( My personal website has gone to dust, any links thereto will fail. This site will be home for a while. )

Tuesday, 19 May 2009

Things gets a tut.

I just finished writing a short tutorial for the Things API. You can get it on my wiki: or from the CVS on the official website.

The tarball contains a PDF, an SVG file and a bunch of python files. You will still need to fetch the actual API and make a link to it where you want to run the tutorial samples.

It should all make a kind of sense. If it does not, then you need to panic! Run around yelling! Or something.

Have fun with Things.


Saturday, 9 May 2009

Things! An easy animation API for Python.

Announcing "Things" - Vector animation in Python
I just got my Savannah project approved and have uploaded the code to CVS. I have never used a cvs before, so I don't really know what I am doing.

You can visit the project here:

"Things" is a way to make quick visual metaphors and animate them. Things can contain other things -- in this way you can have one Thing moving left-right and then put that into another Thing moving up-down and you'd get an animation doing both.

There's more to it than that; you can tell individual things when to stop and start; what to do and when to do it; how to move and so on.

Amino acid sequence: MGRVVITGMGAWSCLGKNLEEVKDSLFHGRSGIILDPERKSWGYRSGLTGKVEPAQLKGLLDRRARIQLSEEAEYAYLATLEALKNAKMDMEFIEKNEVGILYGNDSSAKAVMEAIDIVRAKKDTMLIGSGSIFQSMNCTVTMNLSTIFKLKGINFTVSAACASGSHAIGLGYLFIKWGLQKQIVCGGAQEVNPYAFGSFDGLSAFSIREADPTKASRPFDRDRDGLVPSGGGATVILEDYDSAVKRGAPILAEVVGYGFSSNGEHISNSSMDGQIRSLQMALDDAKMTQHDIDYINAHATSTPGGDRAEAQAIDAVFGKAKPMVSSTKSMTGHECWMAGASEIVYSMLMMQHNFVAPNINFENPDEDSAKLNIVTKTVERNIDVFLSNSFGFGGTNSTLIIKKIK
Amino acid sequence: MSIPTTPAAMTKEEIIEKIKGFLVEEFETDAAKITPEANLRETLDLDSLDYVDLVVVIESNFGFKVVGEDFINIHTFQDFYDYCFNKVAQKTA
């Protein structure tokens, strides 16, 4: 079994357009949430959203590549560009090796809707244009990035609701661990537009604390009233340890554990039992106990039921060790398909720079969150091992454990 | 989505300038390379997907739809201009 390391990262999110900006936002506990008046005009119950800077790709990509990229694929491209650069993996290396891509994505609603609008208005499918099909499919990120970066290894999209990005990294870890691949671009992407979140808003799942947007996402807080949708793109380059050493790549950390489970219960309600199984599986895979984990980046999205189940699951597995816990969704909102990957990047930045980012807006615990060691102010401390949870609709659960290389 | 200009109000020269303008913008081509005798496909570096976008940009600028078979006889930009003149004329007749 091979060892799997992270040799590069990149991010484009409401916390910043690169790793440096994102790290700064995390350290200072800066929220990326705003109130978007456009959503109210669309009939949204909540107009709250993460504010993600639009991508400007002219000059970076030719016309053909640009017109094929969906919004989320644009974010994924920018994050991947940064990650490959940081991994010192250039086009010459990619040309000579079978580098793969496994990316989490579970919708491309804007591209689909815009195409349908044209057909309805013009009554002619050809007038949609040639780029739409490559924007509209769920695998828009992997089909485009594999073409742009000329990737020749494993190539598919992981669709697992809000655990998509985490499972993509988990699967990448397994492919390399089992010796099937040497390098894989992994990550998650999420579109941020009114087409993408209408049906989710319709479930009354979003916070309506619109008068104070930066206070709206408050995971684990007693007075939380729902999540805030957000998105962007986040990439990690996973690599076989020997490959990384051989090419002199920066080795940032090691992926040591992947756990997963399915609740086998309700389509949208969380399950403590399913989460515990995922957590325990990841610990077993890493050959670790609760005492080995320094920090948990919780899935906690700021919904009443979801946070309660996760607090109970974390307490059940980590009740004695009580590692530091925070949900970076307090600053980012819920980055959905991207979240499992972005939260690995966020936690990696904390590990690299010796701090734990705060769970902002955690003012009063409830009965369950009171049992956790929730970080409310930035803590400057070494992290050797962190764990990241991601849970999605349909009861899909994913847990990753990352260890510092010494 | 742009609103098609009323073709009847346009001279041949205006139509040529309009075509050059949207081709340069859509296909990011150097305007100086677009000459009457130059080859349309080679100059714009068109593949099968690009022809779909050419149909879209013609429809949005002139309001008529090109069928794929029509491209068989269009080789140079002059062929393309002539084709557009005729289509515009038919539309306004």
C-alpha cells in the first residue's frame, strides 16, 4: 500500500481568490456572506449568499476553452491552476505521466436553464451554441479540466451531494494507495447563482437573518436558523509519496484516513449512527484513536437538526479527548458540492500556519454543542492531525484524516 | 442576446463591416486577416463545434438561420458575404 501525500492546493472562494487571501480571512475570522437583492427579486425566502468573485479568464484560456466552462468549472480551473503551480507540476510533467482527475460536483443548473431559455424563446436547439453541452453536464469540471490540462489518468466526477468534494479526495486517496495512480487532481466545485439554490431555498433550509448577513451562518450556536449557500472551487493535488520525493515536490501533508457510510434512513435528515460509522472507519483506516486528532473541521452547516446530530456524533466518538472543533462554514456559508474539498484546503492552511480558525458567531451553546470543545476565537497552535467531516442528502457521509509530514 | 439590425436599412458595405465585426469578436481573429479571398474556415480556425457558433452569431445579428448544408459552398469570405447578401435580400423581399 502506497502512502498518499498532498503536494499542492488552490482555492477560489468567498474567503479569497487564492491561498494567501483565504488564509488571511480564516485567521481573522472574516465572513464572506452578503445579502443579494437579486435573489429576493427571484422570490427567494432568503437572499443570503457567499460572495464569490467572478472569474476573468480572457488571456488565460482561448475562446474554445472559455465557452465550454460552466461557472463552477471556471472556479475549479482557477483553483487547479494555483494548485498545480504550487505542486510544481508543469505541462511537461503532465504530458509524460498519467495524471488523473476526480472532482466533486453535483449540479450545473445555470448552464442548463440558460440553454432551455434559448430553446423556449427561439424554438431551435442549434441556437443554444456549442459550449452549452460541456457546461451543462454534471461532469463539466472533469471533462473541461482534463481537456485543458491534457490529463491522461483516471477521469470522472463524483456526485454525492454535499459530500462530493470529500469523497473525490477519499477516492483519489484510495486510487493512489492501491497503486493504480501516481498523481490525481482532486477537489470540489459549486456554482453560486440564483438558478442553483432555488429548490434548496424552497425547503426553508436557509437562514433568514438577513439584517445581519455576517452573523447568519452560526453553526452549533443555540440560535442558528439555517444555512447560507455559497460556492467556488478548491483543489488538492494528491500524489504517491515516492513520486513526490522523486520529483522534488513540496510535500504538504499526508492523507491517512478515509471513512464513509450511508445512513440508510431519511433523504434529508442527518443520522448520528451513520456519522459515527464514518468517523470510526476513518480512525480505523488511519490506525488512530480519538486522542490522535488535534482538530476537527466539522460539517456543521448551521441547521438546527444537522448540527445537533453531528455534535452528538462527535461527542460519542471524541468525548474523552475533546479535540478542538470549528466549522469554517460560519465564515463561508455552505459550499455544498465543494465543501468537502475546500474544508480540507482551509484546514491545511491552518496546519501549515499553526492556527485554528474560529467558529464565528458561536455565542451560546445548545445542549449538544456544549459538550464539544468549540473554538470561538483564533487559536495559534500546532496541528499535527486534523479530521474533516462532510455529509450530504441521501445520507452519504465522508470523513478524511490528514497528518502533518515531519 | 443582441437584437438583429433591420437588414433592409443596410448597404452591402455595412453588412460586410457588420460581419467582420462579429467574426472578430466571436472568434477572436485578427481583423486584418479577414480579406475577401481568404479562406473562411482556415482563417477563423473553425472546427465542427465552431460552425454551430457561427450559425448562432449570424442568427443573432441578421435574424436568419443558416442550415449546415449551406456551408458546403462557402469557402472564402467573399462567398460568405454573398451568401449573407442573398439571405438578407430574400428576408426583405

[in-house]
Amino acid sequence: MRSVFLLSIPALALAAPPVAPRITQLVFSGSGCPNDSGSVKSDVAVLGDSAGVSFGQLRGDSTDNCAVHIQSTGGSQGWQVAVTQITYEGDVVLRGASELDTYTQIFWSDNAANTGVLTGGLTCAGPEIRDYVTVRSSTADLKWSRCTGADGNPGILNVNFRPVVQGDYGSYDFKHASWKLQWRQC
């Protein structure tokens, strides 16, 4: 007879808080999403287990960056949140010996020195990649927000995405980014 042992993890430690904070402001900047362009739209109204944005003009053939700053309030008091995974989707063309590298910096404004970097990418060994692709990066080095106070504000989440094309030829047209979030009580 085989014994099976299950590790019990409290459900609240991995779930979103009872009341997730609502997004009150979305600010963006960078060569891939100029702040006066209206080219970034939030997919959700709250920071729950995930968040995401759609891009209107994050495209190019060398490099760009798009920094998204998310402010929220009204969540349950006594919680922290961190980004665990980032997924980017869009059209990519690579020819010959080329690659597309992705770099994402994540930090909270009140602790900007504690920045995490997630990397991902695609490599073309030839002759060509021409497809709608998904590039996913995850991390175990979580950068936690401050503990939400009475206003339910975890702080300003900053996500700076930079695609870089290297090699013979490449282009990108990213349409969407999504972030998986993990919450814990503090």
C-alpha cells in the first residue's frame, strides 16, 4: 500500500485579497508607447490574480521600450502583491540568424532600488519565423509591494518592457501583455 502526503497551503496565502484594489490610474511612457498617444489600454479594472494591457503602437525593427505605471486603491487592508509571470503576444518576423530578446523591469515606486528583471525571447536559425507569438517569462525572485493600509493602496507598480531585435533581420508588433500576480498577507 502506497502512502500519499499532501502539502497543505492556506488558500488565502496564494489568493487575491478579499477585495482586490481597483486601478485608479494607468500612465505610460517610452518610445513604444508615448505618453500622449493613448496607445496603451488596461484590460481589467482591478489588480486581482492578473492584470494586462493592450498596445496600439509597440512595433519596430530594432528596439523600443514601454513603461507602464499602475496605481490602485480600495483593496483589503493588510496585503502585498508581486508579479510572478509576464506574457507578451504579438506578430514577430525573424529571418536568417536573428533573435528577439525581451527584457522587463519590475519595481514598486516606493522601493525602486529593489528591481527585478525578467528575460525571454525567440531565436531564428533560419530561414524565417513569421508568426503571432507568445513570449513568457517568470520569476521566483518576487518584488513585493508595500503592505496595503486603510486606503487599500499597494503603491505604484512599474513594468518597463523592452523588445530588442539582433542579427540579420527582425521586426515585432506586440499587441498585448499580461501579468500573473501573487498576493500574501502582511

There is a primitive event-system going; so you can produce buttons and hit areas and so forth.

Inkscape and SVGs
Things was written with Inkscape in mind. You draw your graphics there, give stuff id's and then in your Things Python code, you can refer to those ids and use the SVG directly. The whole idea was to use Inkscape as the "IDE" and Things as the animation engine.

There are ways to create:
1. "Sprites" - Single frame drawings.
2. "Loops" - Drawings that will change over time -- like a walk cycle.
3. "Paths" - Simple paths for things like line drawing or following.
4. "Masks" - Also simple paths, but intended for clipping and hit-detection etc.

Each of these is drawn in a layer within Inkscape (and there are a few simple rules to follow) after which you simply pull them out in Python and use 'em!

Help code! Take it away!
So, come on over and give it a whirl. Perhaps you can improve it and code it into some fast C/assembler. It sure needs more love and skill than I can bring :)